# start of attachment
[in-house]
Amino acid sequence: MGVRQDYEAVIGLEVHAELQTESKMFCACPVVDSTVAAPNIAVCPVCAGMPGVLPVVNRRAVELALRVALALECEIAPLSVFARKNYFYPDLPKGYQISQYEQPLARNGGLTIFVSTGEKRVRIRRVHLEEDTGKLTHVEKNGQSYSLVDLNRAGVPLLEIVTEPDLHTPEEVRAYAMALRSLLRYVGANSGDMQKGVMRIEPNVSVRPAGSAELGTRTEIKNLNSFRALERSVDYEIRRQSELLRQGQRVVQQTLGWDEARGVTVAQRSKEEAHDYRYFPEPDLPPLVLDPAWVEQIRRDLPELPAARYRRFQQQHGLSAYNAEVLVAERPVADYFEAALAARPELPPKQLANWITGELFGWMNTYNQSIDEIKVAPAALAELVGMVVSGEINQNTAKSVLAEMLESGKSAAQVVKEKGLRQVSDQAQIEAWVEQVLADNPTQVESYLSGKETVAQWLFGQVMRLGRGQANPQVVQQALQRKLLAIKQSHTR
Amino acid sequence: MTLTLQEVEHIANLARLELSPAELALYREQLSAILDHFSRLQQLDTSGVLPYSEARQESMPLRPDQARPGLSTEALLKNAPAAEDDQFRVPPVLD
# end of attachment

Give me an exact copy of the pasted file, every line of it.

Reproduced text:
[in-house]
Amino acid sequence: MGVRQDYEAVIGLEVHAELQTESKMFCACPVVDSTVAAPNIAVCPVCAGMPGVLPVVNRRAVELALRVALALECEIAPLSVFARKNYFYPDLPKGYQISQYEQPLARNGGLTIFVSTGEKRVRIRRVHLEEDTGKLTHVEKNGQSYSLVDLNRAGVPLLEIVTEPDLHTPEEVRAYAMALRSLLRYVGANSGDMQKGVMRIEPNVSVRPAGSAELGTRTEIKNLNSFRALERSVDYEIRRQSELLRQGQRVVQQTLGWDEARGVTVAQRSKEEAHDYRYFPEPDLPPLVLDPAWVEQIRRDLPELPAARYRRFQQQHGLSAYNAEVLVAERPVADYFEAALAARPELPPKQLANWITGELFGWMNTYNQSIDEIKVAPAALAELVGMVVSGEINQNTAKSVLAEMLESGKSAAQVVKEKGLRQVSDQAQIEAWVEQVLADNPTQVESYLSGKETVAQWLFGQVMRLGRGQANPQVVQQALQRKLLAIKQSHTR
Amino acid sequence: MTLTLQEVEHIANLARLELSPAELALYREQLSAILDHFSRLQQLDTSGVLPYSEARQESMPLRPDQARPGLSTEALLKNAPAAEDDQFRVPPVLD